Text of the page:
In its application to the BZA, petitioner proposed to use the Armory for "musical entertainment" events, including those where the audience was "standing for the entire event." The BZA's conclusion that such proposed use was not permitted in a CO-zoned district was based solely on its interpretation of the term auditorium. Inasmuch as the Code does not contain a definition of that term,[FN4] we look to its ordinary meaning (see Matter of Saratoga County Economic Opportunity Council, Inc. v Village of Ballston Spa Zoning Bd. of Appeals, 112 AD3d at 1037; Matter of Oefelein v Town of Thompson Planning Bd., 9 AD3d 556, 557 [2004] Matter of McGrath v Town Bd. of Town of N. Greenbush, 254 AD2d 614, 619 [1998], lv denied 93 NY2d 803 [1999]).

The BZA correctly noted that certain dictionaries define an "auditorium" as "the area of a concert hall, theatre, school, etc, in which the audience sits" (Harper Collins Online Dictionary, auditorium [accessed Feb. 28, 2014] [British English Dictionary]) or as "the part of a public building where an audience sits" (Merriam-Webster Online Dictionary, [accessed Feb. 28, 2014]). Based on these definitions, the BZA determined that petitioner's use of the Armory for a " 'Rave' party, nightclub, dance club, or other similar event" was inconsistent with the permitted use of an auditorium, because such events did not provide for "actual fixed seating."[FN5] However, the BZA ignored alternative [*4]definitions of an auditorium—set forth in the same dictionaries it used—as "a building for public gatherings or meetings" ( [accessed Feb. 28, 2014]) or "a large room or building where people gather to watch a performance, hear a speech, etc." ( [accessed Feb. 28, 2014]), which make no reference to an audience sitting.[FN6] Even if petitioner's proposed uses of the Armory are inconsistent with the definitions relied on by the BZA, they are entirely consistent with the commonly used alternative definitions. Resolving, as we must, any ambiguity in favor of petitioner, we conclude that the BZA's determination that the proposed use was impermissible—based solely upon its limited interpretation of the definition of auditorium as requiring fixed seating, to the exclusion of other commonly accepted definitions—was irrational and unreasonable (see Matter of Saratoga County Economic Opportunity Council, Inc. v Village of Ballston Spa Zoning Bd. of Appeals, 112 AD3d at 1038; Matter of Atkinson v Wilt, 94 AD3d at 1220-1221; Van Nostrand v Dalmata, 43 AD2d at 753) and must be annulled.[FN7]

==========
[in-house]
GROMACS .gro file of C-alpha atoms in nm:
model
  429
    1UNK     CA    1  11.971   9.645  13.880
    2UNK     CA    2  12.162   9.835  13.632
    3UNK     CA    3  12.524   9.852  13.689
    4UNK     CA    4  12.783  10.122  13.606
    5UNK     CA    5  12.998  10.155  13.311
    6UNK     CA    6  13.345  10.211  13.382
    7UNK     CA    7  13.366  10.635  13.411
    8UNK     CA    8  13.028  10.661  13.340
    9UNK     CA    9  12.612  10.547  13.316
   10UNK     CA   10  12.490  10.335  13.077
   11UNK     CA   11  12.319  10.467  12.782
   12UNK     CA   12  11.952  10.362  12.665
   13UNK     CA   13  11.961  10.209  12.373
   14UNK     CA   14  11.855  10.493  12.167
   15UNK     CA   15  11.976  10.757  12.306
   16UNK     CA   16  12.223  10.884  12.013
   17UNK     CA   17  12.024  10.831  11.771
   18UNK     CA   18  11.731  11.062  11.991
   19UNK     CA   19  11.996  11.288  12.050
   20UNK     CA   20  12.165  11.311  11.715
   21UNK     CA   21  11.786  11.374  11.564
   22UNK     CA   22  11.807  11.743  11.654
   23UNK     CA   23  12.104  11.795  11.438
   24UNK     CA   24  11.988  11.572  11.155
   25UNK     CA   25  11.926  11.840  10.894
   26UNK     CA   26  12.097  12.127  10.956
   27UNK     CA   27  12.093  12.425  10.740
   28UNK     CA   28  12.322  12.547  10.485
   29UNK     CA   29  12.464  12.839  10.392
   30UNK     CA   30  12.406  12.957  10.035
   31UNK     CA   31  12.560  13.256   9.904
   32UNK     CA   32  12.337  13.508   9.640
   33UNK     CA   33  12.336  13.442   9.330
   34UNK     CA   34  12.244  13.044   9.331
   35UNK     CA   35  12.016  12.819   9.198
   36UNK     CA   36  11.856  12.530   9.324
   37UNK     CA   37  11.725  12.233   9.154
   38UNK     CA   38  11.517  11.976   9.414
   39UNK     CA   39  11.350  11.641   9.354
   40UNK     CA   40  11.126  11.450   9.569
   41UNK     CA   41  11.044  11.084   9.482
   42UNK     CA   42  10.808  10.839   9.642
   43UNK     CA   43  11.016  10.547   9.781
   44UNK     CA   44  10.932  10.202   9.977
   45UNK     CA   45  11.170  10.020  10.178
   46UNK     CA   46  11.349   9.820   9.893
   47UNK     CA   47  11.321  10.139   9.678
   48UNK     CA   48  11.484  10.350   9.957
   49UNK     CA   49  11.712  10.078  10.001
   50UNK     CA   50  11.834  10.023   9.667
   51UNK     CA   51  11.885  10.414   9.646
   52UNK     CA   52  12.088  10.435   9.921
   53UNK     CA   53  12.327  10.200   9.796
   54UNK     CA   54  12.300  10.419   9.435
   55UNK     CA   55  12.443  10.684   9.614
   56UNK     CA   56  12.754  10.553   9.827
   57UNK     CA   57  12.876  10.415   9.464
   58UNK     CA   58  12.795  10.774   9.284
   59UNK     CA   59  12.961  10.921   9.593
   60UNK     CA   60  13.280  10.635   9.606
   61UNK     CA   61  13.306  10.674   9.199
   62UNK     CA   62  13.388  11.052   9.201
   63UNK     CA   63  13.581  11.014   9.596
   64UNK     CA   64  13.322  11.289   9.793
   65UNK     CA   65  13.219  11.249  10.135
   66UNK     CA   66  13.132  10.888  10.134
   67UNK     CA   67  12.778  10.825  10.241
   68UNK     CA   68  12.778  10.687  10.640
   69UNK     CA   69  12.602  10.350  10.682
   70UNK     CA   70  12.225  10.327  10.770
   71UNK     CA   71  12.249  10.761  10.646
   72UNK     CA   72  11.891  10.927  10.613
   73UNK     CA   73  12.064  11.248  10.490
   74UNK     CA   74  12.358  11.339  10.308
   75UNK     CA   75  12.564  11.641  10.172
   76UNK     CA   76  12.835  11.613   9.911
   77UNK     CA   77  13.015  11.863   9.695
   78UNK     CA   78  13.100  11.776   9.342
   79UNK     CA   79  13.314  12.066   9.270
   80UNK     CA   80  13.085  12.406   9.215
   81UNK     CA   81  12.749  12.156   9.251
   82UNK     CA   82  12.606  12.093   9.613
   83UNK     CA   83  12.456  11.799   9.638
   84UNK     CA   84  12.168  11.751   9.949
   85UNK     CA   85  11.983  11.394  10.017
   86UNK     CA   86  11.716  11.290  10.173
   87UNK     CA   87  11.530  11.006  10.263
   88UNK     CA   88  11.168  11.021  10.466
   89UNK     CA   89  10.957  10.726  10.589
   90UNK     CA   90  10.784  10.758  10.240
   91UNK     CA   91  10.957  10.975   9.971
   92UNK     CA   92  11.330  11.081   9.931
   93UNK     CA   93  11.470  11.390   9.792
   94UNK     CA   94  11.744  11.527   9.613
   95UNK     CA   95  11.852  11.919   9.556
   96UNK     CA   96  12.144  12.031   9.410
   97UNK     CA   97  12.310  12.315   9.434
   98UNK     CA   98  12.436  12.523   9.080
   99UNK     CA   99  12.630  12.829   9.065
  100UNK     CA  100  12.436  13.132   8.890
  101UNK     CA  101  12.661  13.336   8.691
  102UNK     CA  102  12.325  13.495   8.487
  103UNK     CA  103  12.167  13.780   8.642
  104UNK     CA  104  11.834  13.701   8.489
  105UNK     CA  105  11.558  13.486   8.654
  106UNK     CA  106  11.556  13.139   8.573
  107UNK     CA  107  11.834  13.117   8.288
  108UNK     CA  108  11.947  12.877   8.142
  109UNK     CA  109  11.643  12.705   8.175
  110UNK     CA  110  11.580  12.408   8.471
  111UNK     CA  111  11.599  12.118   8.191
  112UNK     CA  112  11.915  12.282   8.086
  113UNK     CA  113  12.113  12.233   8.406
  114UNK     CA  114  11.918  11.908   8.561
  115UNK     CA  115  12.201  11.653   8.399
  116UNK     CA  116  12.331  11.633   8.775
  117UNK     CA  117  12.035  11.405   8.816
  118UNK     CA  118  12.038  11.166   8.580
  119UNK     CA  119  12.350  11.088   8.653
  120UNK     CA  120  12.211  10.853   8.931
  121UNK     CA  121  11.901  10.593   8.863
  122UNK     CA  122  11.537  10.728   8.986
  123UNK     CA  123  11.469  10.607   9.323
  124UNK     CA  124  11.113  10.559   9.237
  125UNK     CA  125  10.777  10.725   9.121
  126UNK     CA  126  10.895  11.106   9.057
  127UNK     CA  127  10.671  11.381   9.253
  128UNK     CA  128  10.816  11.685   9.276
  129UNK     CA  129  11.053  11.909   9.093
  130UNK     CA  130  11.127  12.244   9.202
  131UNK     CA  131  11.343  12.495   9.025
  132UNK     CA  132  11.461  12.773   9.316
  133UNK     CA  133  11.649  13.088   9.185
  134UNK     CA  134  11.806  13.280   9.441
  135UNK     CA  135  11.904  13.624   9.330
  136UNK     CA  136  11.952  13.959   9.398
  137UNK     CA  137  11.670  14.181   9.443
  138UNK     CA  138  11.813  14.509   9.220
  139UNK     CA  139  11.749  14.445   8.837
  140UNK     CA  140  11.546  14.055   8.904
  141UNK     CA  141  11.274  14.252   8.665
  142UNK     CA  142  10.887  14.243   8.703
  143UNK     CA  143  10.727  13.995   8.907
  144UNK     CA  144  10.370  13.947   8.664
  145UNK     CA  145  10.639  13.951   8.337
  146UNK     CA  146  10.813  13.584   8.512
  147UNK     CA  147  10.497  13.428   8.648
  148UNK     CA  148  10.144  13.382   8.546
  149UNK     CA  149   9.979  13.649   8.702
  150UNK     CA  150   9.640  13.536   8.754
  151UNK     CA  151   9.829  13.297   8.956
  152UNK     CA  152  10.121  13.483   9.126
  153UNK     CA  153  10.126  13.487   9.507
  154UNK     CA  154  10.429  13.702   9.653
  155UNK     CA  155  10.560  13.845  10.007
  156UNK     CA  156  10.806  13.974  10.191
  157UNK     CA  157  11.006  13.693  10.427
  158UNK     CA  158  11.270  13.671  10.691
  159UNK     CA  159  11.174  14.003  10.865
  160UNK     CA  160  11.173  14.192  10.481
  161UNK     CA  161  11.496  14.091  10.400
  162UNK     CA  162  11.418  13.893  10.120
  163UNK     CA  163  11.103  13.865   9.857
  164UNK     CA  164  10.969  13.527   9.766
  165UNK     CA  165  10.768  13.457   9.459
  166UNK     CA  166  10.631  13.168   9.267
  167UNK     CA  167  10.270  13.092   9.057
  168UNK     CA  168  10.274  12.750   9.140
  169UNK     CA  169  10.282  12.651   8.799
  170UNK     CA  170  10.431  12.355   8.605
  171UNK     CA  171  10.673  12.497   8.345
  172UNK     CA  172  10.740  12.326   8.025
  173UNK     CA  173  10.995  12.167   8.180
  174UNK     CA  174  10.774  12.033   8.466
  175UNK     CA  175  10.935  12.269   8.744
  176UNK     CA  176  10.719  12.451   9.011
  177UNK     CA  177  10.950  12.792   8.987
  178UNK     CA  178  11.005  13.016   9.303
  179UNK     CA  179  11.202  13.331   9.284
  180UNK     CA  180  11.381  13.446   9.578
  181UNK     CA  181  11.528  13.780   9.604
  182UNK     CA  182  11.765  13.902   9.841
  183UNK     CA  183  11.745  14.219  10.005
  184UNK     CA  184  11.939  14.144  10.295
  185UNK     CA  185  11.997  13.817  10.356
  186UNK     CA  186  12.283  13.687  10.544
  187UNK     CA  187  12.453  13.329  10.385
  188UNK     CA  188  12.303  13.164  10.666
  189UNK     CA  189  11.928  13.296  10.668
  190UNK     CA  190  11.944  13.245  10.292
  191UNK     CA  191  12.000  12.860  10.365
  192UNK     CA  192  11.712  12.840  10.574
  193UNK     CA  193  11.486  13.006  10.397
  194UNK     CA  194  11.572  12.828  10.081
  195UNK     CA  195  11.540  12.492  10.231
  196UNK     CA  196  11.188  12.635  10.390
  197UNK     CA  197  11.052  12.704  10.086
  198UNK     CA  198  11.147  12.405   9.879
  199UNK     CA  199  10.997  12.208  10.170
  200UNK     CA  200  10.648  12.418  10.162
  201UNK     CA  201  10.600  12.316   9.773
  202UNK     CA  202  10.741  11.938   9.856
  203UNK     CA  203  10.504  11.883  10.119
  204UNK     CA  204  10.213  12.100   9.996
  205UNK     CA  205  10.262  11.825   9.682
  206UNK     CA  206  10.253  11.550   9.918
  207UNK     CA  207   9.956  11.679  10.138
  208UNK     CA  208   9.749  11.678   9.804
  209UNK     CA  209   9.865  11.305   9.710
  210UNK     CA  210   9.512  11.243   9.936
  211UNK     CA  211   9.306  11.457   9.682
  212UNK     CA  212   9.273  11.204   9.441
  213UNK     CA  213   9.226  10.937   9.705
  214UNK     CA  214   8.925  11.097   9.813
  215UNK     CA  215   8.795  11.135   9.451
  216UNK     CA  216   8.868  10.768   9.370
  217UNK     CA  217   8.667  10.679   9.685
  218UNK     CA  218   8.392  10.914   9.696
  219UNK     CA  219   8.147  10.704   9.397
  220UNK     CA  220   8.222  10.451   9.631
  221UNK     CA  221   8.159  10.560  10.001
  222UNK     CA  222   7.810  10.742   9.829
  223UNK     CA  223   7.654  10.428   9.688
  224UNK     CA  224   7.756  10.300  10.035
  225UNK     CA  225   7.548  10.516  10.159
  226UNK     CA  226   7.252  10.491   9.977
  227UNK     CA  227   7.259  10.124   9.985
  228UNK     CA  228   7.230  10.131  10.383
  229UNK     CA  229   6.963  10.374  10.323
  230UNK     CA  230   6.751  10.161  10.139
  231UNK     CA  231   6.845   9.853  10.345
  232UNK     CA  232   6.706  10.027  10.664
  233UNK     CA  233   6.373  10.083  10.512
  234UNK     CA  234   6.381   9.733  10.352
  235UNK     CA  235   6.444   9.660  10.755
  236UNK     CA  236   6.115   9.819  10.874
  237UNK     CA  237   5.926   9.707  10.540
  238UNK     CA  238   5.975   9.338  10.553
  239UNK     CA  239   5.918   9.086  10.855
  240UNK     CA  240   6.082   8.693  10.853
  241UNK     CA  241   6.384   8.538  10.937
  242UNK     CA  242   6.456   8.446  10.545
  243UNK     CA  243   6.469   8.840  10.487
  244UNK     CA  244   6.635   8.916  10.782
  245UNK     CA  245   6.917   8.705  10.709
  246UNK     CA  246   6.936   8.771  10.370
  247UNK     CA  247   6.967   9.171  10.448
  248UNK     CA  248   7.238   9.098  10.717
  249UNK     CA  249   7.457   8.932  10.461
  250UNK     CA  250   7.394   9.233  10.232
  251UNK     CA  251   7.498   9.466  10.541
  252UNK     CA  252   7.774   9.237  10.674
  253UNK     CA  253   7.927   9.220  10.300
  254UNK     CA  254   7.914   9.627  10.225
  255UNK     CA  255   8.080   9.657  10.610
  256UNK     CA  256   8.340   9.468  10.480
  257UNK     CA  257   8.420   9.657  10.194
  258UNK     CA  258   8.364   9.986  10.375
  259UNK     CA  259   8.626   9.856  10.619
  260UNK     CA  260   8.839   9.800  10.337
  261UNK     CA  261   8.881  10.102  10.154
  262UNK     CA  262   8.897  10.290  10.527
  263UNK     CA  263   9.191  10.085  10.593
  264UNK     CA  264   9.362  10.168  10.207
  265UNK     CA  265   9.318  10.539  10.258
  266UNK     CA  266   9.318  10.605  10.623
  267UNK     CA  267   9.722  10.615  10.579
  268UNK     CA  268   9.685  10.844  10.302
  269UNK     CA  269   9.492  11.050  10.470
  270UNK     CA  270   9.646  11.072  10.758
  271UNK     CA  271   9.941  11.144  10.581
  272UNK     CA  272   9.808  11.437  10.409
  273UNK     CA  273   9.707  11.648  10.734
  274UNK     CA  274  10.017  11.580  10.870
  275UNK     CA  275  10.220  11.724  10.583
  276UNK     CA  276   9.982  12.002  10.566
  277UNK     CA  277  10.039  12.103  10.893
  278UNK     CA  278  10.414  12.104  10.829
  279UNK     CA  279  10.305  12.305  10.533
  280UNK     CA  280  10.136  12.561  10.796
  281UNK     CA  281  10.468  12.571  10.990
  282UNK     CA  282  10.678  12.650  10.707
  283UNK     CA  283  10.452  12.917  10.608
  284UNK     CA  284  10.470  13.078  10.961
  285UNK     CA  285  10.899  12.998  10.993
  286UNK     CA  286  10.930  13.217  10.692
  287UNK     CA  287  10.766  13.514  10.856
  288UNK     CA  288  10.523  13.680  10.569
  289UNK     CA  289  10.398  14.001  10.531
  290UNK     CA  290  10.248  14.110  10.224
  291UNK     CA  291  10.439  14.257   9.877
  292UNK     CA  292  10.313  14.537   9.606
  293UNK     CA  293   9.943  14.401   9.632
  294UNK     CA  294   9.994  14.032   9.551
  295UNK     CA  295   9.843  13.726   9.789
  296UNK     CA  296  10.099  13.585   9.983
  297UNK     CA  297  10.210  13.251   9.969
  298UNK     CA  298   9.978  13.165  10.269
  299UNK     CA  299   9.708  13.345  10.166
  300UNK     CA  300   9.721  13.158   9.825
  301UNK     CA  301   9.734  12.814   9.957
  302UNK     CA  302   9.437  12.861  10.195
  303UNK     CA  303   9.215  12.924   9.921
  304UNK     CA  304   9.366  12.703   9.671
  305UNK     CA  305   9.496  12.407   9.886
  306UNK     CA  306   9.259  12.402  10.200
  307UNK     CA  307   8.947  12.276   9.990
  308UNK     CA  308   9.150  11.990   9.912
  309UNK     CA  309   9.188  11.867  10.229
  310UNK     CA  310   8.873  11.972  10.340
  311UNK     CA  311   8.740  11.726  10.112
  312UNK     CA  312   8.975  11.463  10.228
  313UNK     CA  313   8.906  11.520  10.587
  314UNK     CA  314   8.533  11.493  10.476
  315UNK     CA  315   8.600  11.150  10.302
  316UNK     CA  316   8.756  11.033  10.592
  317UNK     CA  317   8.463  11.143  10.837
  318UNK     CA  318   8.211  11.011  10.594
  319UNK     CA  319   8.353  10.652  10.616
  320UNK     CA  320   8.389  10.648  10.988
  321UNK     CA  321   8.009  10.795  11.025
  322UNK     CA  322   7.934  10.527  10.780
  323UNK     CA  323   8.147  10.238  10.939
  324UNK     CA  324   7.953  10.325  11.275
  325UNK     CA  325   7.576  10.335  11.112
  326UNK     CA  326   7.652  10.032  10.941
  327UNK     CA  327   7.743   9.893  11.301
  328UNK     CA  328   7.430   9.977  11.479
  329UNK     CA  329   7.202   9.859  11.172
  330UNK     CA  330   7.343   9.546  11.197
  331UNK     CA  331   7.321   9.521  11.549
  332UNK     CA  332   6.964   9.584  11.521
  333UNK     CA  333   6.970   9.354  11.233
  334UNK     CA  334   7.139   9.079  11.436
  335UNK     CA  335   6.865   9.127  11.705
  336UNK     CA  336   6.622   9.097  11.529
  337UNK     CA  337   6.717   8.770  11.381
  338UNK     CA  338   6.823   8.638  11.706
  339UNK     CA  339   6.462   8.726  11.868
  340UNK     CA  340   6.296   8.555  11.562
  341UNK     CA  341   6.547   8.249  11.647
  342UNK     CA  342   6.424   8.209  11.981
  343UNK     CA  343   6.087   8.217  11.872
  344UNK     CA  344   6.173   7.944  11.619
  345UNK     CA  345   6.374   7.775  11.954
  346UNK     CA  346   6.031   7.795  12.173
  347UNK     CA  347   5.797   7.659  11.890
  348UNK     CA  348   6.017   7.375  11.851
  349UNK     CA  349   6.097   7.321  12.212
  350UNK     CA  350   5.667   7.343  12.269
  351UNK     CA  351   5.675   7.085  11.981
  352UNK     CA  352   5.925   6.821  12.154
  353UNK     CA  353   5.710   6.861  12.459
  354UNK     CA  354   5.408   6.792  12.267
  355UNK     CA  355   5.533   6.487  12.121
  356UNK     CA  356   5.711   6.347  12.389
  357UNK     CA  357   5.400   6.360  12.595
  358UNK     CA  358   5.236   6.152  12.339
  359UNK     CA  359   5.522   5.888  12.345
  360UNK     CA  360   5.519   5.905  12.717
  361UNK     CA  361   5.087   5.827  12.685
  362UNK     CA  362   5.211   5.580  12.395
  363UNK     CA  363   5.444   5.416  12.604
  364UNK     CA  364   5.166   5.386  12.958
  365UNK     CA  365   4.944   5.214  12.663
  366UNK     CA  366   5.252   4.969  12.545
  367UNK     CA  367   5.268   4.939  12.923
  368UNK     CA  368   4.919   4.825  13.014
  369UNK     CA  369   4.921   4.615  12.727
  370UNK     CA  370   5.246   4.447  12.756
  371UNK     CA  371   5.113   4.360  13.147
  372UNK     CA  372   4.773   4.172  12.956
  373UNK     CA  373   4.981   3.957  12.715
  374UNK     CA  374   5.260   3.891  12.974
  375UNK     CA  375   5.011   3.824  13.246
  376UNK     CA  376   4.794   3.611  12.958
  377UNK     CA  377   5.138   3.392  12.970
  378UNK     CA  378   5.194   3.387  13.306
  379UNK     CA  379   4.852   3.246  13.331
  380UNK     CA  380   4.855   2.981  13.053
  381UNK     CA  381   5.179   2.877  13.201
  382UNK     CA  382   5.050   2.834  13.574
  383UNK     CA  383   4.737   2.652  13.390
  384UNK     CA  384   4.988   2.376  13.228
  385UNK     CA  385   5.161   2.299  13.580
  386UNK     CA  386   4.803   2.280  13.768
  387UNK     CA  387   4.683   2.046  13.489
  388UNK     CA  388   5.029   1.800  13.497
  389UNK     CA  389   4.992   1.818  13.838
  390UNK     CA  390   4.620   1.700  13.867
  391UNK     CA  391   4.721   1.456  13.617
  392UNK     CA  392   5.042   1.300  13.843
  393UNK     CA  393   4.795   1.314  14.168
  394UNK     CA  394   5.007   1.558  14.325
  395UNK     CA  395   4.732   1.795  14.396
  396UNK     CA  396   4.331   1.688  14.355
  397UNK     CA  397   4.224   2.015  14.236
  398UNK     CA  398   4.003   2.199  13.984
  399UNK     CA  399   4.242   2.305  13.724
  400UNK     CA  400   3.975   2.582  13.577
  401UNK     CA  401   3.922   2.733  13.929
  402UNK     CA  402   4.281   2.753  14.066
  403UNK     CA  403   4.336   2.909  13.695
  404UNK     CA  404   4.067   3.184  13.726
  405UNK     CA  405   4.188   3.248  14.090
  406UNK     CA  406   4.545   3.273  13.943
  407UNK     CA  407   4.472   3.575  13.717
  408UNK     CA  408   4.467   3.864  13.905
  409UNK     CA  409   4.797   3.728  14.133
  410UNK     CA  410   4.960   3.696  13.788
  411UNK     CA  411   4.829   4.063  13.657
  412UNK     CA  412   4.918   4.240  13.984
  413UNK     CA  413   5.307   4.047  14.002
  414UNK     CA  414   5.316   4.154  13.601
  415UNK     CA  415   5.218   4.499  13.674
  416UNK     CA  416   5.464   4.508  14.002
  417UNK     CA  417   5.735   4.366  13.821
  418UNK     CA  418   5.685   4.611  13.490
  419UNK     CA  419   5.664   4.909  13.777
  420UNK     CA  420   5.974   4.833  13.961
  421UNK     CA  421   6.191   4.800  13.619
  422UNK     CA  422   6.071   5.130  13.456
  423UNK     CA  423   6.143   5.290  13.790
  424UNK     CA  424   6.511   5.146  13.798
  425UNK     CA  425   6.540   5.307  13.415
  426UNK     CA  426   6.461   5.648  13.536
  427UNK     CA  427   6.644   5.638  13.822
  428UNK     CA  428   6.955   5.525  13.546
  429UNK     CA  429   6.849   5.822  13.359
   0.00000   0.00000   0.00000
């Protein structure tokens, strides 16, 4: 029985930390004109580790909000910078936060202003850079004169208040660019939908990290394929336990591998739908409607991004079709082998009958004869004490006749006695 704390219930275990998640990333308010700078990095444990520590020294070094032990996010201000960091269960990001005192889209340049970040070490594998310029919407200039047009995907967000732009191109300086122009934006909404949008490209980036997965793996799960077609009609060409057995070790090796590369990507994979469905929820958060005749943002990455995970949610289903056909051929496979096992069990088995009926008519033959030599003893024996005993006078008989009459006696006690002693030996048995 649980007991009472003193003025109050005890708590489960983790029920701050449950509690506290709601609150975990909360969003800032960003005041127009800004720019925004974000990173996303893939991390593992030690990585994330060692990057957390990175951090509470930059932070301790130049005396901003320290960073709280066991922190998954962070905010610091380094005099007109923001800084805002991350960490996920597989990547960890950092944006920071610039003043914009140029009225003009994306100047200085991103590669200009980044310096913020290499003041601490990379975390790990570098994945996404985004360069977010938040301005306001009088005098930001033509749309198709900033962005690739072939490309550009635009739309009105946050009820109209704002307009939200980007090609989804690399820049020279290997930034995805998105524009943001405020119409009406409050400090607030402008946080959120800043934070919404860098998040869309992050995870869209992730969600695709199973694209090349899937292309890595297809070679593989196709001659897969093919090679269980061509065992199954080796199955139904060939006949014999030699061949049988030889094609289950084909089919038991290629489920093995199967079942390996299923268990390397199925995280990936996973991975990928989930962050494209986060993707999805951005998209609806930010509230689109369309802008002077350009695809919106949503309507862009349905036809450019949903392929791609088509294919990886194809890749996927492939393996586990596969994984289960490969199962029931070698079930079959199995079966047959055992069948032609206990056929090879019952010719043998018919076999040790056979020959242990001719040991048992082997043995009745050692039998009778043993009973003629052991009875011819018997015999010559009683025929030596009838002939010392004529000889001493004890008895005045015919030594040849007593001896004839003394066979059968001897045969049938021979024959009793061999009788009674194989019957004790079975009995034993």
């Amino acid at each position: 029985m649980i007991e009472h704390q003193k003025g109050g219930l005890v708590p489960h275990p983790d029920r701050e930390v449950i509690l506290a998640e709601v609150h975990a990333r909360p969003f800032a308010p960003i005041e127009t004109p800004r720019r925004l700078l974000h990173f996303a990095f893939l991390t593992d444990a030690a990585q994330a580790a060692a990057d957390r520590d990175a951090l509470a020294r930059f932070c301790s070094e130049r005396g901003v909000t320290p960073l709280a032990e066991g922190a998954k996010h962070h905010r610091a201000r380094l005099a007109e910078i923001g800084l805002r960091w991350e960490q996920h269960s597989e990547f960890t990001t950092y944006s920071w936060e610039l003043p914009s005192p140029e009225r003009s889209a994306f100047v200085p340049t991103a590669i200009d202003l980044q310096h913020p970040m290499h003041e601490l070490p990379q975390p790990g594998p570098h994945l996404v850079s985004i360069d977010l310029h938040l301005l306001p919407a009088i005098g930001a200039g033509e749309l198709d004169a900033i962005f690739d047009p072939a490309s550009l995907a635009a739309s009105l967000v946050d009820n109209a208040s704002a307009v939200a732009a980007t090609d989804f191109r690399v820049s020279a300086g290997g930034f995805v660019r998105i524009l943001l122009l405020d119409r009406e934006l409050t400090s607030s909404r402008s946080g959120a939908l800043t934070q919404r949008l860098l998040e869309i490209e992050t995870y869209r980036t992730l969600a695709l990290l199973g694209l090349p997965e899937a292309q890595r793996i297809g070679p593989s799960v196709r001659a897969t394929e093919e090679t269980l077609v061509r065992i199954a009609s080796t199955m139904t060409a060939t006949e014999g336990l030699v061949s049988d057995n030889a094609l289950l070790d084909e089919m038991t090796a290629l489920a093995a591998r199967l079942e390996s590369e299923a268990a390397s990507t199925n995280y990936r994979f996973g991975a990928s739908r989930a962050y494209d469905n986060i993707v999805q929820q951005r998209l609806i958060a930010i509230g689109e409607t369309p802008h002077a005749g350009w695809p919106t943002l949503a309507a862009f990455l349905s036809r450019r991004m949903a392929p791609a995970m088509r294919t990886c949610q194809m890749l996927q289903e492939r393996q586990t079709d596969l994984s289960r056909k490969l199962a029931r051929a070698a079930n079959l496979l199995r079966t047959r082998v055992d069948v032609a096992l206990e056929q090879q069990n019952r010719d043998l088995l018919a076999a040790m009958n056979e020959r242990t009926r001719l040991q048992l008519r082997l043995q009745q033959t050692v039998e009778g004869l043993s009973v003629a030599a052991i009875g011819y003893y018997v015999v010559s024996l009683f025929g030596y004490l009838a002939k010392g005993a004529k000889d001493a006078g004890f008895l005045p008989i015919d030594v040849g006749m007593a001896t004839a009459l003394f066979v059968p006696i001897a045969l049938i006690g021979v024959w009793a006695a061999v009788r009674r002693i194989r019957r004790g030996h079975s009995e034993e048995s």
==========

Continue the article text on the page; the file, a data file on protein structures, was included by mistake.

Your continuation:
To the extent not specifically addressed herein, petitioner's remaining contentions have been considered and found to be either academic or without merit.